Dear Sir Would you be so kind to.

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Dear Sir

Would you be so kind to help me with a starting problem that I have from cold. I have a 1974 Chevrolet Camaro with a 350 ci and automatic. The problem I am having is that when the car is left standing for a month or so with out starting it is very hard to start. If I pour gas directly into the carburetor it will start straight away, but then die when the fuel has been used. Up I can then crank it up and it will start much easier after the fuel is poured straight in the carburetor.

The carb is a four barrel Holly 600cfm 1850. The fuel pump has been changed and is a new one. When I try to start it, the motor will keep cranking, but not fire. After a while it will kind of fire, then die. Pouring the gas in circumvents this starting problem. When it has started and is running, the starting is not a problem. Even when it is left for a at least a week it will crank and start.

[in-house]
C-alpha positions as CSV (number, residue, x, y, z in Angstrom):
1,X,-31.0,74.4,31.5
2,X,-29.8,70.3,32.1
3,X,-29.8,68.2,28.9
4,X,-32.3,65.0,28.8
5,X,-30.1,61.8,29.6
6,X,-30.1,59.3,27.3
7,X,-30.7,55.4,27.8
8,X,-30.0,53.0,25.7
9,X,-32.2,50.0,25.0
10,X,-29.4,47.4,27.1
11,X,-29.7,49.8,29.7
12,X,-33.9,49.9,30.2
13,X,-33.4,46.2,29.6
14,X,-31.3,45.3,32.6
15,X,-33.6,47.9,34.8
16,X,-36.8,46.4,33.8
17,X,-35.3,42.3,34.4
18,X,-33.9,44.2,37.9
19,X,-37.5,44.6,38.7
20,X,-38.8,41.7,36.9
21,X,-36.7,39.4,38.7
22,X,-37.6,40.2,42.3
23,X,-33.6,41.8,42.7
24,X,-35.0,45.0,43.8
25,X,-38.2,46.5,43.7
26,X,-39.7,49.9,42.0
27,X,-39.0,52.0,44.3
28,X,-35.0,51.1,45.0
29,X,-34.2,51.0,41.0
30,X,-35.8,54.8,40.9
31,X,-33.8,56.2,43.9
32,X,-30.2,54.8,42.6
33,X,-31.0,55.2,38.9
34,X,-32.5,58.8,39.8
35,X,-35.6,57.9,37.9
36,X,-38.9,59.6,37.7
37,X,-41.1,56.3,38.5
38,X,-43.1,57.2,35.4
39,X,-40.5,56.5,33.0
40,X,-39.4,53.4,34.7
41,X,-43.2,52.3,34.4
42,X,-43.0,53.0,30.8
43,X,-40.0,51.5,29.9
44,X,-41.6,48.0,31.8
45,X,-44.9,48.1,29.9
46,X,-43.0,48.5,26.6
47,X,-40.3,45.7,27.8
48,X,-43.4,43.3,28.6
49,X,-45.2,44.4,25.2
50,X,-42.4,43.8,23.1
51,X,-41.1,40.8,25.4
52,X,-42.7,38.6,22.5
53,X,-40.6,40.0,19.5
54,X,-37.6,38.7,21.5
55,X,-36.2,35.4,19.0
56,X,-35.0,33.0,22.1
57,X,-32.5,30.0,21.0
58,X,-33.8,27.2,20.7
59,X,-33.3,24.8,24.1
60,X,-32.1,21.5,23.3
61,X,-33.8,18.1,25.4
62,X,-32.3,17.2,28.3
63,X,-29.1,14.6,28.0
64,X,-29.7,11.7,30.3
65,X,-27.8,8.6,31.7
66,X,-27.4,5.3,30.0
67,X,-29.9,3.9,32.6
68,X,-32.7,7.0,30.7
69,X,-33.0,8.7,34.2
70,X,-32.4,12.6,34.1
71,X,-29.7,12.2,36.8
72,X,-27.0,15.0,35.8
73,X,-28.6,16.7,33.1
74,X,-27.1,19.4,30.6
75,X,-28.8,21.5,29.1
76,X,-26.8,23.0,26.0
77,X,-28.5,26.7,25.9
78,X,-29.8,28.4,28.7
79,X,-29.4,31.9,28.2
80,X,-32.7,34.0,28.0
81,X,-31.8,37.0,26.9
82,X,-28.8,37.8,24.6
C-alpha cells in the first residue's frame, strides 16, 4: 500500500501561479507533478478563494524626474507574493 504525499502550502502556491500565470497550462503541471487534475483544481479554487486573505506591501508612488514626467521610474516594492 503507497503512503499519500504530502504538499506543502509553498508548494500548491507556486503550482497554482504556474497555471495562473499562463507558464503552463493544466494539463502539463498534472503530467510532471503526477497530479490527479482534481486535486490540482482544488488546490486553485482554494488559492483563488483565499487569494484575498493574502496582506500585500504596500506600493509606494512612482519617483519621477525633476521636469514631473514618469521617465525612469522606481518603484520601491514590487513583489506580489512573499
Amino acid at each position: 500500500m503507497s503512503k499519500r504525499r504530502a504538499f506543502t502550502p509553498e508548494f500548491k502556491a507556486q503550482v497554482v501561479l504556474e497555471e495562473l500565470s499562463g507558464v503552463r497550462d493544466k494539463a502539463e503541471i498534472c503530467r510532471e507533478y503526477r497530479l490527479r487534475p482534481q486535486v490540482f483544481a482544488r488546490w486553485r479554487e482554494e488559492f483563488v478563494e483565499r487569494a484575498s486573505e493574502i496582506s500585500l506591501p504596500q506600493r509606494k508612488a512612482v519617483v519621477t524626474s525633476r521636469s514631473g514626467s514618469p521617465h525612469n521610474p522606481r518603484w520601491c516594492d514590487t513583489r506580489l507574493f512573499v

This is my first time in writing to you and was recommended by a friend who does use your expertise.

Yours Sincerely


Do you
have the same problem?
Tuesday, February 26th, 2013 AT 8:53 PM

1 Reply

The fuel is evaporating out of the float bowls and all the way down to the fuel pump. I have a similar problem with my '80 Volare but it's not quite that bad. If it sits overnight I will have a long crank time the next morning until it fills the float bowl, but when I purposely run it out of gas to check my fuel mileage, the pump will not draw a prime from the tank unless I also dump a little gas down the carburetor. It needs the higher rpm to start drawing fuel. That car often sits unused for more than a year. It has always started eventually on its own except for one time recently after it had been sitting on a hill for a few months. The gas tank was almost empty, and it needed a splash of gas in the carb to get started.

The solution for my problem was to install a check valve in the hose between the float bowl and charcoal canister. Mine was a common problem and that was the very effective factory fix. I have the part but never installed it yet. What you might look at is that hose going to the canister. Pinch that off when the car is going to be sitting for a long period of time and see if that helps.

Check on the bottom of the carburetor for any plugs that are leaking. If the floats drop, the gas could evaporate all the way down to the pump. Those plugs can be sealed with epoxy if you find a wet or stained one. They are just there for when they drilled passages, then the plugs seal up those access points.
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Tuesday, February 26th, 2013 AT 10:14 PM

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